Dr. Gottesman has pioneered studies on post-transcriptional mechanisms of regulation in bacterial systems, with a focus on the role of energy-dependent proteolysis in regulation and the role of small non-coding RNAs in regulating translation and mRNA stability. One focus of her work has been on how these regulatory inputs affect the bacteria’s response to stress.
Her laboratory has been interested in novel mechanisms for gene regulation and how these mechanisms contribute to global control circuits in Escherichia coli (E. coli). For many years, the focus of the laboratory was energy-dependent proteolysis. In the past decade, much of the lab has shifted to studying small regulatory RNAs, although they continue to investigate the mechanisms for regulating energy-dependent proteolysis. Her group first encountered small RNAs when studying the regulation of synthesis of a substrate for the energy-dependent proteases, and continue to see significant overlap between mRNAs regulated by small RNAs and the products of these mRNAs that are regulated by proteolysis.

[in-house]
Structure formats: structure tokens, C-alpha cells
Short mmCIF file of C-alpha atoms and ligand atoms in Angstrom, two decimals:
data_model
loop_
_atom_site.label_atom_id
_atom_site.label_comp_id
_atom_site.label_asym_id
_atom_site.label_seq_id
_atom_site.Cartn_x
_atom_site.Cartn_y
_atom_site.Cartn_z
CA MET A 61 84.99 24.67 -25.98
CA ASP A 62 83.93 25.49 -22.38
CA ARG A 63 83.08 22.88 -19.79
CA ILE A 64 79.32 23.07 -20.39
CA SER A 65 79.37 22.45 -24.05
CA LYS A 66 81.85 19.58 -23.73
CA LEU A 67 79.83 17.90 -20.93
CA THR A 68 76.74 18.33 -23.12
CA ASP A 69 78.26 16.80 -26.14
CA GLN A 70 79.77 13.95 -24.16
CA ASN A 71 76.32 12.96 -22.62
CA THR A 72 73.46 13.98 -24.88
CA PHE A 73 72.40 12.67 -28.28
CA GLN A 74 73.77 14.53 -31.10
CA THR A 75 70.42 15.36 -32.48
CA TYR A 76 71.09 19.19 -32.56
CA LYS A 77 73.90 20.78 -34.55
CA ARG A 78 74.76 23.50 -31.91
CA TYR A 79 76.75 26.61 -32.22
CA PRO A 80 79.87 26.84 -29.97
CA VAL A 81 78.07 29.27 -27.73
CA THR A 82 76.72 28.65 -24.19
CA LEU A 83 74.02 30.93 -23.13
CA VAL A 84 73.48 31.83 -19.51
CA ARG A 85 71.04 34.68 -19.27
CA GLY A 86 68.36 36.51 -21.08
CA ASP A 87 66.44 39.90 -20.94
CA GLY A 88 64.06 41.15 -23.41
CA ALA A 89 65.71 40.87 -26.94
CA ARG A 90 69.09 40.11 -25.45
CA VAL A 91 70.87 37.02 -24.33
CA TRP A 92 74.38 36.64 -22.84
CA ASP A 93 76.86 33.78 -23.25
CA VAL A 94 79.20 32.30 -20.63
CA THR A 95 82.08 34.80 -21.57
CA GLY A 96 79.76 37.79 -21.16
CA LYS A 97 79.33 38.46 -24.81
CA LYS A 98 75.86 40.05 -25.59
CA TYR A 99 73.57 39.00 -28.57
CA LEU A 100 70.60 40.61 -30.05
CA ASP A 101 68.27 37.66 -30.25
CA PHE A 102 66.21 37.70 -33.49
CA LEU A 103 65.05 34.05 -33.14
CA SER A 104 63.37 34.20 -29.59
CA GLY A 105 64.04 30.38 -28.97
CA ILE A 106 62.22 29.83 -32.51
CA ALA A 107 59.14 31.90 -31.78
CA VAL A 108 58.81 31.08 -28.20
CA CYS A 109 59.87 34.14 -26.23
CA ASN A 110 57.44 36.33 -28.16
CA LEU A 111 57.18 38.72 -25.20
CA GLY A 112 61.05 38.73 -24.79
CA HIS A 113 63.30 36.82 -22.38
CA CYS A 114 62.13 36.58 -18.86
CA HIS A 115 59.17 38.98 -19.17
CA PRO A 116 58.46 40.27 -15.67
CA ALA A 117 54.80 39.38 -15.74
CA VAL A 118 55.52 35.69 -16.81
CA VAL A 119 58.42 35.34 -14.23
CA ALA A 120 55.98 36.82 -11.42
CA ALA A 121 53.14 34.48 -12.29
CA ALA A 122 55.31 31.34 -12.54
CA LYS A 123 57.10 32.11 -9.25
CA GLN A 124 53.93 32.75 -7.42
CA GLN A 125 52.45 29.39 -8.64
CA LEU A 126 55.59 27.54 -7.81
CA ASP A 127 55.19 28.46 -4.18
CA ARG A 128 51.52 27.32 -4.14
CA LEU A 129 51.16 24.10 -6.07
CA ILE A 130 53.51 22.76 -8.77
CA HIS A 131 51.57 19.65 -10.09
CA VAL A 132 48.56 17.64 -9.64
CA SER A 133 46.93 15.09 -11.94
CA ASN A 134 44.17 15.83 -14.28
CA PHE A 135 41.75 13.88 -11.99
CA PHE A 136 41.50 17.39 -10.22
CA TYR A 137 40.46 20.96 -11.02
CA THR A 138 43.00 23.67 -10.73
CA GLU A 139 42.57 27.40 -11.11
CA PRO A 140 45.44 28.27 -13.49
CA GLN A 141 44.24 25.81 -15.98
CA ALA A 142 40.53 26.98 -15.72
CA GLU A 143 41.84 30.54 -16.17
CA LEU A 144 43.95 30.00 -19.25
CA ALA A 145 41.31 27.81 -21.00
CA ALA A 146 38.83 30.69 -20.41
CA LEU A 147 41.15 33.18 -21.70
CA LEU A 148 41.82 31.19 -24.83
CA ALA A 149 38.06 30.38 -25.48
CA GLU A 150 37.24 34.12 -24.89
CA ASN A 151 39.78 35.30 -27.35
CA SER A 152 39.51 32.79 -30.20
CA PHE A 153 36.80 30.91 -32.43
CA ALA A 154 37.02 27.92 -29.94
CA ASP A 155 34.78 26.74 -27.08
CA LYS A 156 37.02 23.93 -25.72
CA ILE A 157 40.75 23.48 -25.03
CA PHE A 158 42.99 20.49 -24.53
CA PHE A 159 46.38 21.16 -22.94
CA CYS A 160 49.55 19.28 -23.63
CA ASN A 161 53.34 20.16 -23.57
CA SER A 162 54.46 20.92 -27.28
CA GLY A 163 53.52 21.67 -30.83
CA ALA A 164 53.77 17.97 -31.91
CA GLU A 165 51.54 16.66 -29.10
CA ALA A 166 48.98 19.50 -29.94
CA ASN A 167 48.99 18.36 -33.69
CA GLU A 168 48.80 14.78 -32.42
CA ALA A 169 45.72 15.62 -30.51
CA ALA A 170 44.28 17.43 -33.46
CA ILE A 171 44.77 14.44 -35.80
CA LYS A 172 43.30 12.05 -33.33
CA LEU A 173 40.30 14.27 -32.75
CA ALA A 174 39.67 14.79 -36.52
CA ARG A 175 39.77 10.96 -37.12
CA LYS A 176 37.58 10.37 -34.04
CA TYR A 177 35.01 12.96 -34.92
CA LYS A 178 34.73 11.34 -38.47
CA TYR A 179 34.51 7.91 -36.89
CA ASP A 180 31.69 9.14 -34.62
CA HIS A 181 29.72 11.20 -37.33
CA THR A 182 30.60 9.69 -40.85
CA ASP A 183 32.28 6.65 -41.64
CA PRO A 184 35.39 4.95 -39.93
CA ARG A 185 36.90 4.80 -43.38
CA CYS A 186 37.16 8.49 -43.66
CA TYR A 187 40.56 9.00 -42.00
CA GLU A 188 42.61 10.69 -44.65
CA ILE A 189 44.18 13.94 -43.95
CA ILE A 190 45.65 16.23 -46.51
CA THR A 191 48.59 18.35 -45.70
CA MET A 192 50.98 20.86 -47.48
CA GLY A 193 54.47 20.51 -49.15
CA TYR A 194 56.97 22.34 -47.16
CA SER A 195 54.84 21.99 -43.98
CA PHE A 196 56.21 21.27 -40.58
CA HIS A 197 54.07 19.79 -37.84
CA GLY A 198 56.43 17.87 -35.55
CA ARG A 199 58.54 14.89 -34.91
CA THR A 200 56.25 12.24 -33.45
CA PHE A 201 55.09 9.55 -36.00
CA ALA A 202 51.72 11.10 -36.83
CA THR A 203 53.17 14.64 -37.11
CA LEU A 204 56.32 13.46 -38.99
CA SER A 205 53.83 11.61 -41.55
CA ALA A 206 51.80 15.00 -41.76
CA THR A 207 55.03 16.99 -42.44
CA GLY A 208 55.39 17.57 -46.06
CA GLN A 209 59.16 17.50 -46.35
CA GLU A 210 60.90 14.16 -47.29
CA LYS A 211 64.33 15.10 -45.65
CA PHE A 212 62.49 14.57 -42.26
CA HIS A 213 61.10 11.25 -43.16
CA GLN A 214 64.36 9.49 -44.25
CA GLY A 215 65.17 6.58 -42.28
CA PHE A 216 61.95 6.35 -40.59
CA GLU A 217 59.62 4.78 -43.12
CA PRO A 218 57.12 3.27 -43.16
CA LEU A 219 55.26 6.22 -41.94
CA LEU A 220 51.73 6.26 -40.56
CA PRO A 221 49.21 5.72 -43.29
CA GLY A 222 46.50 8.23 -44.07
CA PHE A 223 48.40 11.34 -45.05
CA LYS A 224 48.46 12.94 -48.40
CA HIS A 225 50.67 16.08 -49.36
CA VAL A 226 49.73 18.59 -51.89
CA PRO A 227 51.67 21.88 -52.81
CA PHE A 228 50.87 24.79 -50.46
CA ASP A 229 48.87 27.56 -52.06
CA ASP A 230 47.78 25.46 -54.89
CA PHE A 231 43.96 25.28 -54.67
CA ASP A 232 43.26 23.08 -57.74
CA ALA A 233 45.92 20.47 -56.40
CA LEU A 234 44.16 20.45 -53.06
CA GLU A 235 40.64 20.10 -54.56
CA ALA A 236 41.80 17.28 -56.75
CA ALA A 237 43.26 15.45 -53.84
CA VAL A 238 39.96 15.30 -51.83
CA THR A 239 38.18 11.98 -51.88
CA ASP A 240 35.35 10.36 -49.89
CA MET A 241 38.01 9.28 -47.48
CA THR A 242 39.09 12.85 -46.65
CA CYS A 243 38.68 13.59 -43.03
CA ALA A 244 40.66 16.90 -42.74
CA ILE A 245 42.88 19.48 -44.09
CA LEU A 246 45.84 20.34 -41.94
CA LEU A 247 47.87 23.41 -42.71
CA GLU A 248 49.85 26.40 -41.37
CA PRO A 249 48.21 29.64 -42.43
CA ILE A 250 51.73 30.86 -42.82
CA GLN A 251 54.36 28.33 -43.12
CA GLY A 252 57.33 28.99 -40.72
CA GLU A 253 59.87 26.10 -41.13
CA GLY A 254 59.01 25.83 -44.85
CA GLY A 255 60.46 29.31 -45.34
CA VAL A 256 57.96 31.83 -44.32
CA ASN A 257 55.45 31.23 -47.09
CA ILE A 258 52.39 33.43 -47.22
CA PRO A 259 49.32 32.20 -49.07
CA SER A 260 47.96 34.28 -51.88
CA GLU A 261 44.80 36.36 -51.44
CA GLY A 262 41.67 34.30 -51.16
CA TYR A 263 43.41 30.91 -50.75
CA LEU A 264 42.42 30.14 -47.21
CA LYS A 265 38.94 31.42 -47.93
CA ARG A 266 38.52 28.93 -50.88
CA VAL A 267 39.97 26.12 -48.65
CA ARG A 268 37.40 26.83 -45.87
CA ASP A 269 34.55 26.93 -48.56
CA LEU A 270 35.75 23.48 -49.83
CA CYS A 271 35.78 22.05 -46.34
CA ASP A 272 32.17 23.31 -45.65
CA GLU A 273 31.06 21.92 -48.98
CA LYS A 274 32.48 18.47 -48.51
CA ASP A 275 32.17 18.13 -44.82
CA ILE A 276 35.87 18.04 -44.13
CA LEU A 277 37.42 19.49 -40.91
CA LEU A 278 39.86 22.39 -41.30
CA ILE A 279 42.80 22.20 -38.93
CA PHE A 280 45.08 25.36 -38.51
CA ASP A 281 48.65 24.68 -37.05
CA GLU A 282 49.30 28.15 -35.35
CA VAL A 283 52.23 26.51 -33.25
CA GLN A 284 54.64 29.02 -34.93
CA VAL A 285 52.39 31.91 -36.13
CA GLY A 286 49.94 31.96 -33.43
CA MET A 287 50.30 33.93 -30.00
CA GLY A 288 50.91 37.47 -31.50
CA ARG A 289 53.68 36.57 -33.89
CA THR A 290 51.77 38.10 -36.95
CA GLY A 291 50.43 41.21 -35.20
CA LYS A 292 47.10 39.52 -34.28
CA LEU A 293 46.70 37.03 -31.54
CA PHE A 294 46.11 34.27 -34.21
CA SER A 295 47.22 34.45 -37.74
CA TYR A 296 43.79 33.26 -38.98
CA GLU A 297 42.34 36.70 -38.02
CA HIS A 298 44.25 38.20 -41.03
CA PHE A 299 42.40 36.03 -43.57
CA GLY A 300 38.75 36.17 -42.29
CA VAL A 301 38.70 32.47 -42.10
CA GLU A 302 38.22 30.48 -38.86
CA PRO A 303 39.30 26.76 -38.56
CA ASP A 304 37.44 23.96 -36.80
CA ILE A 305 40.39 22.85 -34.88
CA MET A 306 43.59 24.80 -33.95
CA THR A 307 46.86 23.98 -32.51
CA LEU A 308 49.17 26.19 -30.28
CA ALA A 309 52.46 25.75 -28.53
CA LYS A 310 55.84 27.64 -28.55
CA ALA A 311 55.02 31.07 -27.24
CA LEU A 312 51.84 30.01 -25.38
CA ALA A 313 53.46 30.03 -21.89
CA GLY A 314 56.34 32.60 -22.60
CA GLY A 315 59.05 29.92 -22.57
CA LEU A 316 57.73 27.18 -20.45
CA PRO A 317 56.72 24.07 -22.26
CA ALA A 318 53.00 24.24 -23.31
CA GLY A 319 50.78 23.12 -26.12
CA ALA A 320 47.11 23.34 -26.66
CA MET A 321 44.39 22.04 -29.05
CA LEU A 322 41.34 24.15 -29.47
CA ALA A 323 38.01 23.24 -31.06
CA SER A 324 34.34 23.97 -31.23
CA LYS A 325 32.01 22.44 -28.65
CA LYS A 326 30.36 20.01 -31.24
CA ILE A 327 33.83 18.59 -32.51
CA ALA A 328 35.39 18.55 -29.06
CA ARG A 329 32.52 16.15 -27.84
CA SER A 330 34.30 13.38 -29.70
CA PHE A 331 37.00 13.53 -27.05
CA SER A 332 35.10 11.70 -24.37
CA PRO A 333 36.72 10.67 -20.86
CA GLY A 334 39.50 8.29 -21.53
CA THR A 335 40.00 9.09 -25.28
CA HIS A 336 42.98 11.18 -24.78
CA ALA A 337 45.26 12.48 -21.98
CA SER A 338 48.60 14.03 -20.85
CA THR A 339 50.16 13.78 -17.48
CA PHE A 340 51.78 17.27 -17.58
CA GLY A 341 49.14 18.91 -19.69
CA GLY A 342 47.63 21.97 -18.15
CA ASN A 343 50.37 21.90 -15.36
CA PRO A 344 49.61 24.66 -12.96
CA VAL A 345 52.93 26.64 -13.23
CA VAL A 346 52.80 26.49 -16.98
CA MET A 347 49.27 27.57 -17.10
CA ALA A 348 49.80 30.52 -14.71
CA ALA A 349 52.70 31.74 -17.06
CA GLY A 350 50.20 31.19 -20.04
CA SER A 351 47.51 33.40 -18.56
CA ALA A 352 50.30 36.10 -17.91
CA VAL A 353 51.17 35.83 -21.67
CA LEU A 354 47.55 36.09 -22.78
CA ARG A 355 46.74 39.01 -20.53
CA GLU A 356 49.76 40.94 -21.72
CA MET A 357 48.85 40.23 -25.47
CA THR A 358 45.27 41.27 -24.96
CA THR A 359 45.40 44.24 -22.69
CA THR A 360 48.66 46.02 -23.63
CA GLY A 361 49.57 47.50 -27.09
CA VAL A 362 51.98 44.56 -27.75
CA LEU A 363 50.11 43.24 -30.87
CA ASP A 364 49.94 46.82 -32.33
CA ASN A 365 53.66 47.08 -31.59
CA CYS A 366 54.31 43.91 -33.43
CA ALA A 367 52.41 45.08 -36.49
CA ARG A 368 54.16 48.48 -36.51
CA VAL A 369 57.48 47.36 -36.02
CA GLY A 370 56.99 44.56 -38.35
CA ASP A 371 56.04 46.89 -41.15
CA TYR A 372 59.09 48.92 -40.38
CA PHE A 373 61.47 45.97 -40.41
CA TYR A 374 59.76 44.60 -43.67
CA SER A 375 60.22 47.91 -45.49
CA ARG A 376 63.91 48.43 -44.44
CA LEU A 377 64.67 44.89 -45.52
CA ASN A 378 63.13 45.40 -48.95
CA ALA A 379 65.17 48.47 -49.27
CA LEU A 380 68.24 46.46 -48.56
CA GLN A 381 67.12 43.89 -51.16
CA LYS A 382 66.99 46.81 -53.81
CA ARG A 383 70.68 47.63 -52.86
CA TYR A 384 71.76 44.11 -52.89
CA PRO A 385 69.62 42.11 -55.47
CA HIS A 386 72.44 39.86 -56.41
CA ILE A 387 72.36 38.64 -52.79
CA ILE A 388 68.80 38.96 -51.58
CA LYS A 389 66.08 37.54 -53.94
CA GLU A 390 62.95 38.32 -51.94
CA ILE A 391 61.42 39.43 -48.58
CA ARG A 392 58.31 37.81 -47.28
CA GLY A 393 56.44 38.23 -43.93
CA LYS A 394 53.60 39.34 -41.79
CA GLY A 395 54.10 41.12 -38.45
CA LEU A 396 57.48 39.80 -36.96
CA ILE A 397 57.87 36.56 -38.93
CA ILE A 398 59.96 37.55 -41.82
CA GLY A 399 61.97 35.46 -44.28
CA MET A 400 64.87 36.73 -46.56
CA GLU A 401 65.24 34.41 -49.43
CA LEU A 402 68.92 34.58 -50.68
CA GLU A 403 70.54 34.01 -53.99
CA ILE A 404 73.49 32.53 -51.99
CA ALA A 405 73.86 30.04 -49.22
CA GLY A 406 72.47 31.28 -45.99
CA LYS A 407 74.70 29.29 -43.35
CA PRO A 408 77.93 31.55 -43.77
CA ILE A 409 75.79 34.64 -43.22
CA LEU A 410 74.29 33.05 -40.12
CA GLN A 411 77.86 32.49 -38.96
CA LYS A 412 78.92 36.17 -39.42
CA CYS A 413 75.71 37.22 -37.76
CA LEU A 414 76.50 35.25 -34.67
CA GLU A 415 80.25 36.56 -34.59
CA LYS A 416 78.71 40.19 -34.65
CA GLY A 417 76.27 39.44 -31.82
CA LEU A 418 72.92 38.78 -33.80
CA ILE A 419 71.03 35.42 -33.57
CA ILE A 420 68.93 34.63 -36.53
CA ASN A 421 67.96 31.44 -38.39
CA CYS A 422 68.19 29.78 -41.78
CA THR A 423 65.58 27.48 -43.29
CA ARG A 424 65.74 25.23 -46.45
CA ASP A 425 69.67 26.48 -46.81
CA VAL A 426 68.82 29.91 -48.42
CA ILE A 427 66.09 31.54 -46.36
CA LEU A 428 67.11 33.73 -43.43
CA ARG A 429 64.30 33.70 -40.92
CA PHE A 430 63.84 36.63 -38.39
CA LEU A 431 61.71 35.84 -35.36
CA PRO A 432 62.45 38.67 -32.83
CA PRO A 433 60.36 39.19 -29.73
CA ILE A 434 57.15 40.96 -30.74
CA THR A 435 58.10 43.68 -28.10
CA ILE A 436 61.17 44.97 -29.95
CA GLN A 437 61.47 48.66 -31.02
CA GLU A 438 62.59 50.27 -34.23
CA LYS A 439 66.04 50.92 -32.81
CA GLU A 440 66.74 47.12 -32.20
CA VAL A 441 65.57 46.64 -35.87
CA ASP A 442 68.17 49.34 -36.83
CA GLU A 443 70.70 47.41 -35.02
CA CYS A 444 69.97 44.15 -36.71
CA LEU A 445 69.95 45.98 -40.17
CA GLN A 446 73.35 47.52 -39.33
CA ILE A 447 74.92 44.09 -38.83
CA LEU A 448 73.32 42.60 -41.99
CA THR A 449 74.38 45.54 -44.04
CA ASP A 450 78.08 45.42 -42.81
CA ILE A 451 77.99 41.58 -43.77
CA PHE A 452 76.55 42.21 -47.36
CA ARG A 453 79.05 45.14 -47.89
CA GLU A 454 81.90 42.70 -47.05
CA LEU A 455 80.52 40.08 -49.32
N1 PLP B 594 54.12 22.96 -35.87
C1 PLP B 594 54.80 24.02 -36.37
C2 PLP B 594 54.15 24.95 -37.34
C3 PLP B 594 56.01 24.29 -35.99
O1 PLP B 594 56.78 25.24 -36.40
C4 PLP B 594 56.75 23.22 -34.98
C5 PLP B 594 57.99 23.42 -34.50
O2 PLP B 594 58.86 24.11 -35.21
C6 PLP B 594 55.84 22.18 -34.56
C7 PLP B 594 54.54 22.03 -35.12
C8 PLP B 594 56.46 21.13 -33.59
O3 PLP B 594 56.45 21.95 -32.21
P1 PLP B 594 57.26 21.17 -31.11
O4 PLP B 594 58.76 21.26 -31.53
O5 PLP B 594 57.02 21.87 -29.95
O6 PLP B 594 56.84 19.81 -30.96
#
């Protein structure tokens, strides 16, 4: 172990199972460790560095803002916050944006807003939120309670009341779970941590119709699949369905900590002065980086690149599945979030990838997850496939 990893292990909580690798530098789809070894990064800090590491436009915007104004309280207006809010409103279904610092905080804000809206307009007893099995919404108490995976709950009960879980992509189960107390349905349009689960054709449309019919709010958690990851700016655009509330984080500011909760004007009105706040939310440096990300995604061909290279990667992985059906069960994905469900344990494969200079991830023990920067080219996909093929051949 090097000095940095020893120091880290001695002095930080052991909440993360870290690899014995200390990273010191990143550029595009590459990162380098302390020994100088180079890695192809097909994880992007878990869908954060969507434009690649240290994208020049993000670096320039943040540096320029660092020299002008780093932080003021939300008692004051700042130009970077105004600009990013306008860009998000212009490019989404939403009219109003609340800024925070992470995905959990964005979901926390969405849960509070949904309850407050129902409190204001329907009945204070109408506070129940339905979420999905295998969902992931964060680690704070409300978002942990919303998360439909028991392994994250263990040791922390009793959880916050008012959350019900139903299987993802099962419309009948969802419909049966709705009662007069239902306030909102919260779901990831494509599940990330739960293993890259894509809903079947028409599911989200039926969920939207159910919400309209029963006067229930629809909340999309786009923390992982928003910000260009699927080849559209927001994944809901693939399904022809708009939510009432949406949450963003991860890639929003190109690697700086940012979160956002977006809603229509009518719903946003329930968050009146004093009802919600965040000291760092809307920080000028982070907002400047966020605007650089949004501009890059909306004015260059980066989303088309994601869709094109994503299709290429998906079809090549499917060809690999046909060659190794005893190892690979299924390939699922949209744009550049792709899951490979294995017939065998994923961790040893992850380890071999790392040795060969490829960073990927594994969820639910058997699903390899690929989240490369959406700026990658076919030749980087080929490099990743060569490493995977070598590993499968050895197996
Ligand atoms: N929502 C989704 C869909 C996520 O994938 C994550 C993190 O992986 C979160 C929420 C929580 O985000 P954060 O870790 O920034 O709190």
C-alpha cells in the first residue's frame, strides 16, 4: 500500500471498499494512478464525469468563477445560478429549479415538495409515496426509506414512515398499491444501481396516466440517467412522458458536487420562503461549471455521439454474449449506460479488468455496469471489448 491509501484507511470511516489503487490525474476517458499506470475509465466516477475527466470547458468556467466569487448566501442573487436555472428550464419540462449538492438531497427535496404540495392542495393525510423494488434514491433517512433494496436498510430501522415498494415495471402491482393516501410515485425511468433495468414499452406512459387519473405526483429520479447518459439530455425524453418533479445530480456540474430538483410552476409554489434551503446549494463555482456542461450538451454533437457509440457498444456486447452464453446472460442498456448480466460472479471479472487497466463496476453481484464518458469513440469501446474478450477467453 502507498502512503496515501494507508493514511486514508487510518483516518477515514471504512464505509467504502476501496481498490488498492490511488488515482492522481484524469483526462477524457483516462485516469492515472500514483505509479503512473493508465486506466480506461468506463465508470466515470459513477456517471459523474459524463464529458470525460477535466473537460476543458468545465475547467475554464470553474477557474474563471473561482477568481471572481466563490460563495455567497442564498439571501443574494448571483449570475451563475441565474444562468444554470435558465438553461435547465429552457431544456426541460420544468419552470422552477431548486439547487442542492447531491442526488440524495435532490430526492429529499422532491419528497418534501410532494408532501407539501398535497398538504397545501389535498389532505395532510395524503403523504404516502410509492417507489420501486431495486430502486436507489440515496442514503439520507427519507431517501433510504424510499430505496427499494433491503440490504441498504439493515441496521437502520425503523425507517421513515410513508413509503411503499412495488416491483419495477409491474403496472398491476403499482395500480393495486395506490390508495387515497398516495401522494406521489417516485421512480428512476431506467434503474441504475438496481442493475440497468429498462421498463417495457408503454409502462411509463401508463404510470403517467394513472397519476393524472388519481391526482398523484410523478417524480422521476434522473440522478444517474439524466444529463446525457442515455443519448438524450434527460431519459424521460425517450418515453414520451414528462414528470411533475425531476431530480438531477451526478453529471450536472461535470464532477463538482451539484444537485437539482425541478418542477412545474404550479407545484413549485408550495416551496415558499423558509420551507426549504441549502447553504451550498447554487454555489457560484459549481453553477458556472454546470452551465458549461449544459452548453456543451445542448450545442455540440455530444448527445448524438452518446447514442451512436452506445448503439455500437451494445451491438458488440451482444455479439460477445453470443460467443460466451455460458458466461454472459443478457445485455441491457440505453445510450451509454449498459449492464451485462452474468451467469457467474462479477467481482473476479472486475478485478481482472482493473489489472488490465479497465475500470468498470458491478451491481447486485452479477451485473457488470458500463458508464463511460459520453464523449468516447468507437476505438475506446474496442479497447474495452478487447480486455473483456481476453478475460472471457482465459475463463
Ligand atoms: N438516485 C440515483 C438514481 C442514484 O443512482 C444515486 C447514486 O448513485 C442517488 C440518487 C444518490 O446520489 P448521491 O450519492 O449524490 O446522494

Dr. Gottesman received her Ph.D. from the Department of Microbiology at Harvard University and became a postdoctoral fellow at the NIH. She then went to the Massachusetts Institute of Technology (MIT) as a research associate and returned to the NIH in 1976 as a senior investigator in the Laboratory of Molecular Biology, where she has remained. She was elected to the National Academy of Sciences in 1998 and the American Academy of Arts and Sciences in 1999. She received the Abbott-ASM Lifetime Achievement Award in 2011.